I respectfully disagree. I’m not at all a fan of all the false self-esteem stuff. But, I do think congratulating other writers on little things is hardly a waste of time. Writers (especially new writers…but probably even “expert” writers) tend to beat themselves up a lot. We need a lot of encouragement sometimes. I know that sometimes I need a little pat on the back for meeting a small word count goal because it was hard won.

I’m pretty liberal with my praise and thanks. I don’t give false praise but I do like to cheer people on. And I like to thank people. All of this I do in public because I don’t see why not. Kristen Lamb had a wonderful blog post about public cheerleading. I love the sense of community it’s created.

And I tend to see Twitter as primarily social. It doesn’t all have to be informational.

I hadn’t considered the feed-clogging angle though. That’s a downside. But it seems to me that it’s not enough of a downside to limit praise and thanks to rare tweets or DMs.

Still, I’ve only been on Twitter a few months. My feelings may change as time goes on. :D

Nina June 17, 2011 at 4:08 pm

I thought about this a bit today and read the comments.

Want to add that I don’t necessarily think congrats and thanks you do the same “harm.” Congrats are truly for others, whereas the thank yous have a sneaky way of STILL being about us in disguise of being for others. Did that make sense? For example, congratulating someone on their book deal, and thanking someone for congratulating YOU is completely different. When I see tweets like this

“Thank you @_______ for visiting my blog.” Truly, all I see is “everyone visit my blog.” When I see, “Congrats to @_______ for the splendid review in the NYT.” I honestly see just that . . . “congrats.”

Sharon Bially June 17, 2011 at 8:51 pm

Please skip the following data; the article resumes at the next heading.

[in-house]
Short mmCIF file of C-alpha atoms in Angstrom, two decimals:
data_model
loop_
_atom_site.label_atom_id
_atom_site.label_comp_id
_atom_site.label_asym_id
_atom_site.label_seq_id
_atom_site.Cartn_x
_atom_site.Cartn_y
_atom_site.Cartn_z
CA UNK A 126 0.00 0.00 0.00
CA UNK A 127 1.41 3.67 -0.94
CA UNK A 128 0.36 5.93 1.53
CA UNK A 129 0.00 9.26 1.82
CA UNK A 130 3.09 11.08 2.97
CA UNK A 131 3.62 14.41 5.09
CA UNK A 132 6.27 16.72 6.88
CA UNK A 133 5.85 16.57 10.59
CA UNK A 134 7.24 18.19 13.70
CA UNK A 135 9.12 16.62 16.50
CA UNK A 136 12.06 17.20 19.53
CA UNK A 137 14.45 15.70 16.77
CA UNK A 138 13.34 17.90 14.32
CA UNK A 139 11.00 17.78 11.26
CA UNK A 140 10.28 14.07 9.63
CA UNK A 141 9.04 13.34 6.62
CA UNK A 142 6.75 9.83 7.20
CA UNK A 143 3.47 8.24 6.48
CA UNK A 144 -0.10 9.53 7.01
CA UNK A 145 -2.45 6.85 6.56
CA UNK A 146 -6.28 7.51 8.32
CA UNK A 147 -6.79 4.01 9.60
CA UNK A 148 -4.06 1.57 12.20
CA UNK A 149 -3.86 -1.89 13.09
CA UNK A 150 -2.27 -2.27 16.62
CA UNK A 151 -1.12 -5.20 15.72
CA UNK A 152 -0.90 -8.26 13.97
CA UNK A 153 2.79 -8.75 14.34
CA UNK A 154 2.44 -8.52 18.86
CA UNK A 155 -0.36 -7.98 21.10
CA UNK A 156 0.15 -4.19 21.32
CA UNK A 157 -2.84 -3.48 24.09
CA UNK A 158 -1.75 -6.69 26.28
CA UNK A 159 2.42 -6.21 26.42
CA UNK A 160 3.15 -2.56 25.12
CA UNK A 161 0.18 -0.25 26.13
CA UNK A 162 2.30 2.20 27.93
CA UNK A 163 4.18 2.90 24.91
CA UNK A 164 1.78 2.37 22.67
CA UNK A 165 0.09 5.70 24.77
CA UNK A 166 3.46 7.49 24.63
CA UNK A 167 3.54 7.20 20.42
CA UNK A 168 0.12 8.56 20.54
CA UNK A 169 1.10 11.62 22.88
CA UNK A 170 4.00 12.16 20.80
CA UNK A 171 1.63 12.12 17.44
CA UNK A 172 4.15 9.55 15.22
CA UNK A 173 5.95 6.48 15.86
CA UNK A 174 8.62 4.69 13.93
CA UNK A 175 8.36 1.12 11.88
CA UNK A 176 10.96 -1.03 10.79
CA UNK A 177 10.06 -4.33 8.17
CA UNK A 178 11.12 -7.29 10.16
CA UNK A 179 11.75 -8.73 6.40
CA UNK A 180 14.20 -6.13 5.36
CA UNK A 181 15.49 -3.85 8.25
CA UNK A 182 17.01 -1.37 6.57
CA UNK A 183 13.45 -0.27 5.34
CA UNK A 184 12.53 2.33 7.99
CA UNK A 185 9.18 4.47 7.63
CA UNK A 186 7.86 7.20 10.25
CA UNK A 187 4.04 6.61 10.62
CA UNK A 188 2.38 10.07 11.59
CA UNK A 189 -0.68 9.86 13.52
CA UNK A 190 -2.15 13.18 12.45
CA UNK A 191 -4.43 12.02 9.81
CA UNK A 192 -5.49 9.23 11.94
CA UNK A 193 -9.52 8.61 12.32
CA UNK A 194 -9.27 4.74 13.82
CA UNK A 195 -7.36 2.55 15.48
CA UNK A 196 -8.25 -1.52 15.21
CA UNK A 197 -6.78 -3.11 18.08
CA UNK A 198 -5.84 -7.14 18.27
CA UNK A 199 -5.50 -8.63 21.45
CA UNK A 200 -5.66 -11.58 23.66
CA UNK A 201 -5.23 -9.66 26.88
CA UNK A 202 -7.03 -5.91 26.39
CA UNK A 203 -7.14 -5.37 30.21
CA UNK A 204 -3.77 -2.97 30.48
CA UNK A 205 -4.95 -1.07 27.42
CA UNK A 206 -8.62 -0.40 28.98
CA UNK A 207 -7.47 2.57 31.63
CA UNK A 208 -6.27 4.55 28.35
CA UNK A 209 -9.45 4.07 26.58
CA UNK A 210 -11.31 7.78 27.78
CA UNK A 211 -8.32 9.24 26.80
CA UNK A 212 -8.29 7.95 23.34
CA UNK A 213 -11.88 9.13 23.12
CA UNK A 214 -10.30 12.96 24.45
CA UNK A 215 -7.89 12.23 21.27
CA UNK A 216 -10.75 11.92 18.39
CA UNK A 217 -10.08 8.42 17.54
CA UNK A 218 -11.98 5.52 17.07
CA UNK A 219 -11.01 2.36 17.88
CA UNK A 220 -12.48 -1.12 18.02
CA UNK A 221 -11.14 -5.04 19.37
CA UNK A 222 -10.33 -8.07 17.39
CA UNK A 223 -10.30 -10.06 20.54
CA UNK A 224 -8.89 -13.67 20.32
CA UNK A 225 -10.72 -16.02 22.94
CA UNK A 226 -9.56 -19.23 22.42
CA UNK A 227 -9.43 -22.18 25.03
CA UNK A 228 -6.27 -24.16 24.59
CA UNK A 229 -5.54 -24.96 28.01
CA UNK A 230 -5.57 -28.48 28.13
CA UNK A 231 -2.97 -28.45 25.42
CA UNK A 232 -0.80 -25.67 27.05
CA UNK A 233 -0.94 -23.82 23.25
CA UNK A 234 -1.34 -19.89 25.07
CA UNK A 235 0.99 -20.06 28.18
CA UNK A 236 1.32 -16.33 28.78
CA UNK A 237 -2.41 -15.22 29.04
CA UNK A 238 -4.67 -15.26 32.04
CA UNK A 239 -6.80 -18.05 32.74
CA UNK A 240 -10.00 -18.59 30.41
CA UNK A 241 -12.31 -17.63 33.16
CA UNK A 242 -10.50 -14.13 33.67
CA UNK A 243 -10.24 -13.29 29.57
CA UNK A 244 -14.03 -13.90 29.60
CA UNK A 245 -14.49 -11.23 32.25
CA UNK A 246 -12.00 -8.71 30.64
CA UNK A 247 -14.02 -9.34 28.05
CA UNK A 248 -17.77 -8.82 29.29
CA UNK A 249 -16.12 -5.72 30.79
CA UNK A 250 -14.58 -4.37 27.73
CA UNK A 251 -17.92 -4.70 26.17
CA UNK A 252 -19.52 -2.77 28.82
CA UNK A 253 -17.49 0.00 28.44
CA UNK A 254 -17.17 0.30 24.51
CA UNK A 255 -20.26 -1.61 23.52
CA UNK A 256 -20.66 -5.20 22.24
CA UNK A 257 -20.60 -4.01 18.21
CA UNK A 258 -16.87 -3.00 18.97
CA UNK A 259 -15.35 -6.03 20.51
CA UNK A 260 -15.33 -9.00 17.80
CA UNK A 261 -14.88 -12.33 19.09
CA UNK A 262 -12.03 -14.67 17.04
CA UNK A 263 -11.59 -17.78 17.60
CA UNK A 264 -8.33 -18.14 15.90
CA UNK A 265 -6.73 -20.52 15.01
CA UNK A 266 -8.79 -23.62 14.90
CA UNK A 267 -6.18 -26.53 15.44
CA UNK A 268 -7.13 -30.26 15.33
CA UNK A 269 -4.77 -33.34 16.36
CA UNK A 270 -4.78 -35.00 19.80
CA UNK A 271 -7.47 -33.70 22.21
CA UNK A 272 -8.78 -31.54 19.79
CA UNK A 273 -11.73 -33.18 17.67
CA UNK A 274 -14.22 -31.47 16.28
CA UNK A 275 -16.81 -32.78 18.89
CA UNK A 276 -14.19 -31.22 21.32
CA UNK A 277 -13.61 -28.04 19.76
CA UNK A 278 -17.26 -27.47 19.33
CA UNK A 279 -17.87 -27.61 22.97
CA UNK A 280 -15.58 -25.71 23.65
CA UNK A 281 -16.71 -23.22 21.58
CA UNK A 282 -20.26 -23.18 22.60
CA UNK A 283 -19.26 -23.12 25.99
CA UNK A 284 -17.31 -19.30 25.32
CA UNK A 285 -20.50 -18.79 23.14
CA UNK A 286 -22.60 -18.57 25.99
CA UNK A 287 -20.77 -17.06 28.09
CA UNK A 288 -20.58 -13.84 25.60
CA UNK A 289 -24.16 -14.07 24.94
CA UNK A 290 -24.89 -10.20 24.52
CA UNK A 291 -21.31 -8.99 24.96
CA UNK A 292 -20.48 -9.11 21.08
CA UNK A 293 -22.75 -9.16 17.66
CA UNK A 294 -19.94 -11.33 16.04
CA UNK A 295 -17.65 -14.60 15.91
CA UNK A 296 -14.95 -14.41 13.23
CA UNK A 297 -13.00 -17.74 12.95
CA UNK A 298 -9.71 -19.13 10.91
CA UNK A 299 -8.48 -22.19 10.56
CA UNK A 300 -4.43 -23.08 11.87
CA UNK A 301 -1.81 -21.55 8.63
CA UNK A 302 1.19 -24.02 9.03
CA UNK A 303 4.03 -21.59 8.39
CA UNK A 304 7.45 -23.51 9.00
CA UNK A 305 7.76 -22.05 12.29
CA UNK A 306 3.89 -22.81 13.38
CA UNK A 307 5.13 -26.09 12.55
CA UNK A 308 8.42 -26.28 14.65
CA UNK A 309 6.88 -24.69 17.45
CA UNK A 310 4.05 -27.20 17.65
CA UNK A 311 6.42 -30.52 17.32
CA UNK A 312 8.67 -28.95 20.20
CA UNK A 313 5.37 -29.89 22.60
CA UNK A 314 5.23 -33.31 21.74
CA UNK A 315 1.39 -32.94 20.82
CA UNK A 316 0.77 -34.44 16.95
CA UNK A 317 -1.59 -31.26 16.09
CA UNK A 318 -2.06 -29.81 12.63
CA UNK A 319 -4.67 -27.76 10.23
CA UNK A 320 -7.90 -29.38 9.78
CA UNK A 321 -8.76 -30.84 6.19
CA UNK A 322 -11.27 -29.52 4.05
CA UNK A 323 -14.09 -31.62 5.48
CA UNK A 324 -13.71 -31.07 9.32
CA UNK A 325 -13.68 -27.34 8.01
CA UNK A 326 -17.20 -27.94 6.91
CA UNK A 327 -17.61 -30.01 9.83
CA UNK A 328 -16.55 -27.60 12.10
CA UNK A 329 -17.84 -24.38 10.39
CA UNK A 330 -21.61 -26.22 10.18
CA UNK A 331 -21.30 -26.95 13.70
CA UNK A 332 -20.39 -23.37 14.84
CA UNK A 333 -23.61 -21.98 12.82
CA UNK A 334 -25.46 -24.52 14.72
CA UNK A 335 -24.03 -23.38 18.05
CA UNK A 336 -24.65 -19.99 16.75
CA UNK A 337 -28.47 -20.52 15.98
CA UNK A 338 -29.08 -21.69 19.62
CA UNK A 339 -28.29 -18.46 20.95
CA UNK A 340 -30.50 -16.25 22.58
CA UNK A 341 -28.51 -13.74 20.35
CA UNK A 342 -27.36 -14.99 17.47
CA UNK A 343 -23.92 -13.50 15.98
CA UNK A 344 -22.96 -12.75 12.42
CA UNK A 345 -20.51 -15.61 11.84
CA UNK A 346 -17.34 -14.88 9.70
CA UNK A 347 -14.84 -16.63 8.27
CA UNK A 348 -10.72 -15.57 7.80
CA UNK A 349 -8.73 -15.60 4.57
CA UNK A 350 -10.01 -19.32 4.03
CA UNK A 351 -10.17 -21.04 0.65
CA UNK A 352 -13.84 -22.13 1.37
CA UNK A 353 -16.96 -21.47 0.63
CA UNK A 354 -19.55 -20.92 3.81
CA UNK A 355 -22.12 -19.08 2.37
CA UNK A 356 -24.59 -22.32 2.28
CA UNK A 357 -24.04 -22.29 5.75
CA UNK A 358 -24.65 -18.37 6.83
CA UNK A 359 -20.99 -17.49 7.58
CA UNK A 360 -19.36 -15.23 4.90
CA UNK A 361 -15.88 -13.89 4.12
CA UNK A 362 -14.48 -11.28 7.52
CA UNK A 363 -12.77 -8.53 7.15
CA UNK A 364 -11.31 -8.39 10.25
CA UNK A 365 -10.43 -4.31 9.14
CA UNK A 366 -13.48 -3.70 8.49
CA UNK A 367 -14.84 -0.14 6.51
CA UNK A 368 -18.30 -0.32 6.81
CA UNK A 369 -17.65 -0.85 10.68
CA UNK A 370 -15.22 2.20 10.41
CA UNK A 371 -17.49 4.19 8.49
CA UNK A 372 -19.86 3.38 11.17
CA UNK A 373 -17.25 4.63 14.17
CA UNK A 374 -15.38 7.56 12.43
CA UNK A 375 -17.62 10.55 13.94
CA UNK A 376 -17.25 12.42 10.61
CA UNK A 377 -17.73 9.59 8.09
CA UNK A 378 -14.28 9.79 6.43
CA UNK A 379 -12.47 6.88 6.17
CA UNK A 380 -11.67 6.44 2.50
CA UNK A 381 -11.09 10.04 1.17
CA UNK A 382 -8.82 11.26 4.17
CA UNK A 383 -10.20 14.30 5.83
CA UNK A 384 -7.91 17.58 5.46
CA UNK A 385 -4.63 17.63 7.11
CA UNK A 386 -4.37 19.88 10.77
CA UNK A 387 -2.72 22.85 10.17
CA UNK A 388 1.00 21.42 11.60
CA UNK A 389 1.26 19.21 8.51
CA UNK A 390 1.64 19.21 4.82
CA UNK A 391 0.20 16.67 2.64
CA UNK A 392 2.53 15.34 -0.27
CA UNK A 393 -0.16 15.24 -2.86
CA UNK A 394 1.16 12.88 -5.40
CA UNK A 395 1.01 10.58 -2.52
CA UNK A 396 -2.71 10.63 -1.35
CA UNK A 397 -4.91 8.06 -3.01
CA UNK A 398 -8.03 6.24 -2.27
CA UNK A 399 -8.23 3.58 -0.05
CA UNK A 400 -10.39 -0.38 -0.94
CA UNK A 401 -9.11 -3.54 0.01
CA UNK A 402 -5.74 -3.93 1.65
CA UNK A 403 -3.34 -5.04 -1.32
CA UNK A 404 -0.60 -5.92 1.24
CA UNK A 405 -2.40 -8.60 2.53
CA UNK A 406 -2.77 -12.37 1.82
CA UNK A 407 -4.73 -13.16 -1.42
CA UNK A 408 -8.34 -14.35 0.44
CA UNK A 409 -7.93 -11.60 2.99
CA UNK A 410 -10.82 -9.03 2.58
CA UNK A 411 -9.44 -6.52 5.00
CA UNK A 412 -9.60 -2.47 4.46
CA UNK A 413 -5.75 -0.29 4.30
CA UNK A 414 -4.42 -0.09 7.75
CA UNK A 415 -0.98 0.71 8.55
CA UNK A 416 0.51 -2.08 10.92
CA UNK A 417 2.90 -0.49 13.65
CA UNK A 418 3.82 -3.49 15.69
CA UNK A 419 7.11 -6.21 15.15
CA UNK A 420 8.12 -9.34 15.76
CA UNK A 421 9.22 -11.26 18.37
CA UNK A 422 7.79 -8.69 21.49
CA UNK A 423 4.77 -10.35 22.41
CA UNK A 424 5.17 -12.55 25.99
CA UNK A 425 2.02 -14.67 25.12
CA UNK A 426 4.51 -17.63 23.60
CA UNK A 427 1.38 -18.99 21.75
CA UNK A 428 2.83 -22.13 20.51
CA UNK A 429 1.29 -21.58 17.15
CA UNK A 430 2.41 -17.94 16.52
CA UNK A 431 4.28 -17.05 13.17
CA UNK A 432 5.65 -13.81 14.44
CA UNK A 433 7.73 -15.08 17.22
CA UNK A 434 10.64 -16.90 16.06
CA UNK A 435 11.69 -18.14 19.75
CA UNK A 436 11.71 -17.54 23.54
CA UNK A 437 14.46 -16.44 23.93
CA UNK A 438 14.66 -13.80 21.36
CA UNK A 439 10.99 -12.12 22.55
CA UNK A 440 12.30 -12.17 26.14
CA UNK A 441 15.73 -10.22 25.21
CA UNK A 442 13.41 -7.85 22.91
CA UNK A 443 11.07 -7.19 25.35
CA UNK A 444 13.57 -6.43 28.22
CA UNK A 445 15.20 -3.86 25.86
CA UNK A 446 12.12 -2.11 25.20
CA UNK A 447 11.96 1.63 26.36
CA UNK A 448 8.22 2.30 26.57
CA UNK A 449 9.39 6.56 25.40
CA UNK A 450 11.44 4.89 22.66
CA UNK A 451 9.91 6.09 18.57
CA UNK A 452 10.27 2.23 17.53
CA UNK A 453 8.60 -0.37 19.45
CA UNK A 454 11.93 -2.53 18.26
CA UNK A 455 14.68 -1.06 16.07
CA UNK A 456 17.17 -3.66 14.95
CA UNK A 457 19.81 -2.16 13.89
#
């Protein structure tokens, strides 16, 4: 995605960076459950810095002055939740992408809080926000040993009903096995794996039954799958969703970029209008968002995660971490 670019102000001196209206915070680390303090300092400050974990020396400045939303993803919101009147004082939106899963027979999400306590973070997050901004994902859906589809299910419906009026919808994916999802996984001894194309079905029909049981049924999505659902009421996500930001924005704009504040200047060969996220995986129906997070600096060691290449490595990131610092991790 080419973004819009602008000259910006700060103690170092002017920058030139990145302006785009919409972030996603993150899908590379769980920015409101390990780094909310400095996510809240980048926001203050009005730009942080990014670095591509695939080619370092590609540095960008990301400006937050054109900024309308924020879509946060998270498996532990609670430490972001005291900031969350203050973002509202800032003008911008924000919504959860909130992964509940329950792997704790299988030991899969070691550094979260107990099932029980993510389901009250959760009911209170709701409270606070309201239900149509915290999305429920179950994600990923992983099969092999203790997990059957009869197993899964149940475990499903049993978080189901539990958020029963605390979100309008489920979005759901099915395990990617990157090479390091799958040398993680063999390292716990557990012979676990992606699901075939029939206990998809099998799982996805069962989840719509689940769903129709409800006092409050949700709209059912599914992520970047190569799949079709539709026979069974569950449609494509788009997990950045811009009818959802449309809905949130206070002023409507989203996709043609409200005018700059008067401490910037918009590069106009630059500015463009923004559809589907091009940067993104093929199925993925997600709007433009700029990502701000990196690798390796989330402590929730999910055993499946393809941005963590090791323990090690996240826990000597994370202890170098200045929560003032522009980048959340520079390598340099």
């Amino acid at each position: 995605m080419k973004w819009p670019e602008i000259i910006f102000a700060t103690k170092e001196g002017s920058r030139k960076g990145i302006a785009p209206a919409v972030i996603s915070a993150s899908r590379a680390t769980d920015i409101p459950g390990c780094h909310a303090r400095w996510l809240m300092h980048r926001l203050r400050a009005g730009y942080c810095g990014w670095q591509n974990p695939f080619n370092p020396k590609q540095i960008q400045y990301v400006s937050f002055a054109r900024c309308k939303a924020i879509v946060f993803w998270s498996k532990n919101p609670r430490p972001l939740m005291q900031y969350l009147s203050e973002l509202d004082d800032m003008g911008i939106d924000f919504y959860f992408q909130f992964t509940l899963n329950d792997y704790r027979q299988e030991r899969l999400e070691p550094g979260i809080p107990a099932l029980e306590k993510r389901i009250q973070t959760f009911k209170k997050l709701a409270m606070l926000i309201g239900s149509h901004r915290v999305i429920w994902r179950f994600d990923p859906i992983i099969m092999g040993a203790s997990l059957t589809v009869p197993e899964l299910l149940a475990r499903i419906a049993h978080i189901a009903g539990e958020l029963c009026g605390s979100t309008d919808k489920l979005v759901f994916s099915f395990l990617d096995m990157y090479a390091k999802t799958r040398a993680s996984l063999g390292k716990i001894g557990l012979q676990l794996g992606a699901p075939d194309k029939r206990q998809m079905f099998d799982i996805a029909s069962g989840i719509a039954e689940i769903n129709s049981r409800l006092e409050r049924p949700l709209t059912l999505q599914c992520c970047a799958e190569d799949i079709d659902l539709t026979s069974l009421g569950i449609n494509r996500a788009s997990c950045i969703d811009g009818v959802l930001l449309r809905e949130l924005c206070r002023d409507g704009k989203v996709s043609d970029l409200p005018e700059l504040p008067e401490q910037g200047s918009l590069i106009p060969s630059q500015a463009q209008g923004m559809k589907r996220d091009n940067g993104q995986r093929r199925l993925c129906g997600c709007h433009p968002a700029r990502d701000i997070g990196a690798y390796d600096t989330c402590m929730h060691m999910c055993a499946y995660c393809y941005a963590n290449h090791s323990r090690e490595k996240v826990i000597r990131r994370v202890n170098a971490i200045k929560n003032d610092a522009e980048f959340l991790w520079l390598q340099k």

Great conversation, and it’s interesting to see the different takes on this. To clarify: I don’t think we should NOT congratulate, I just think there’s too much of it. And as I said, there’s a fine line between taking a few well-chosen opportunities to do so, and creating a glut. The glut is where I have a problem. A well-chosen opportunity in my mind would be a milestone or turning point like a new book release, a book deal, getting a short story published, or some other big “first.” (And of course, personal milestones like getting pregnant or having a baby — ahem.) Opportunities that seem to me less relevant to public congrats and more likely to become gluts are each new book review or bookstore talk, doing a guest blog post somewhere (unless it’s a first), being mentioned in someone else’s blog, finishing drafting another chapter or round of revisions, etc.

There also seems to me to be a blurry line between announcing things about yourself, and self-congratulations, which I find particularly *glutful.* A tweet or FB post etc that says “check out this review that says so many great things about my book,” is, to me, a self-congratulation, and not a very good use of air time. As I mentioned in the post, in my opinion it would be better to cite a relevant detail from the review.

But then, this is all just my opinion. And I personally don’t intend to stop congratulating – or thanking – in public when it seems like the right thing to do!

PS – there’s also the complicating factor that social media is both “social” and “media.” It addresses both personal friends, and total strangers. With personal friends, none of this really matters. But then, few authors are using Twitter just to reach friends.

Erika Robuck June 17, 2011 at 9:59 pm

I skim over TY’s, Congrat’s, #FFs, etc, but when they add to the general positive vibe on my stream, I don’t mind them. I prefer them a million times more than political commentary, TMI tweets, or whiny tweets. To me, they’re almost like white noise. Not to mention the fact that I only go on Twitter in spurts, so well-wishes later in the day direct me to good news I might have missed.

I much prefer the personalized TYs, Congrats, #FFs, though, and agree that “the glut” cheapens the sentiments.

Great post!